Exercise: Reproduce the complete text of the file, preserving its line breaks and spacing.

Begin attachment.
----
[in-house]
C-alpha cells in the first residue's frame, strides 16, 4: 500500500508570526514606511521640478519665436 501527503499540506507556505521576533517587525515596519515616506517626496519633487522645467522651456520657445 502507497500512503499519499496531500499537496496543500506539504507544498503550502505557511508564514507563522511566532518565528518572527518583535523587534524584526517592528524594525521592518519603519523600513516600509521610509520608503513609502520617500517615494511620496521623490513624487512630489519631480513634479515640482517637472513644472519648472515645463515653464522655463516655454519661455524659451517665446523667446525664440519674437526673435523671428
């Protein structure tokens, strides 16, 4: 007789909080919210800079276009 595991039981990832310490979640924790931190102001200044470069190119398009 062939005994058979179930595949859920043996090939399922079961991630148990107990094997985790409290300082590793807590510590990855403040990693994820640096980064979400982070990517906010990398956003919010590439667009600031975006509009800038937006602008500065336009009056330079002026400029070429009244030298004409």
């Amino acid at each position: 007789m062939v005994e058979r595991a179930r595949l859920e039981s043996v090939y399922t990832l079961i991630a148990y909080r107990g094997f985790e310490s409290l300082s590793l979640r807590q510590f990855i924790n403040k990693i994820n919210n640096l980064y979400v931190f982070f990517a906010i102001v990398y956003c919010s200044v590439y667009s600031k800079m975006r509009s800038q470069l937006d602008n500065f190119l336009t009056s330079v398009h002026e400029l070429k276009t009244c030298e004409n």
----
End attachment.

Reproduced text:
[in-house]
C-alpha cells in the first residue's frame, strides 16, 4: 500500500508570526514606511521640478519665436 501527503499540506507556505521576533517587525515596519515616506517626496519633487522645467522651456520657445 502507497500512503499519499496531500499537496496543500506539504507544498503550502505557511508564514507563522511566532518565528518572527518583535523587534524584526517592528524594525521592518519603519523600513516600509521610509520608503513609502520617500517615494511620496521623490513624487512630489519631480513634479515640482517637472513644472519648472515645463515653464522655463516655454519661455524659451517665446523667446525664440519674437526673435523671428
């Protein structure tokens, strides 16, 4: 007789909080919210800079276009 595991039981990832310490979640924790931190102001200044470069190119398009 062939005994058979179930595949859920043996090939399922079961991630148990107990094997985790409290300082590793807590510590990855403040990693994820640096980064979400982070990517906010990398956003919010590439667009600031975006509009800038937006602008500065336009009056330079002026400029070429009244030298004409």
């Amino acid at each position: 007789m062939v005994e058979r595991a179930r595949l859920e039981s043996v090939y399922t990832l079961i991630a148990y909080r107990g094997f985790e310490s409290l300082s590793l979640r807590q510590f990855i924790n403040k990693i994820n919210n640096l980064y979400v931190f982070f990517a906010i102001v990398y956003c919010s200044v590439y667009s600031k800079m975006r509009s800038q470069l937006d602008n500065f190119l336009t009056s330079v398009h002026e400029l070429k276009t009244c030298e004409n």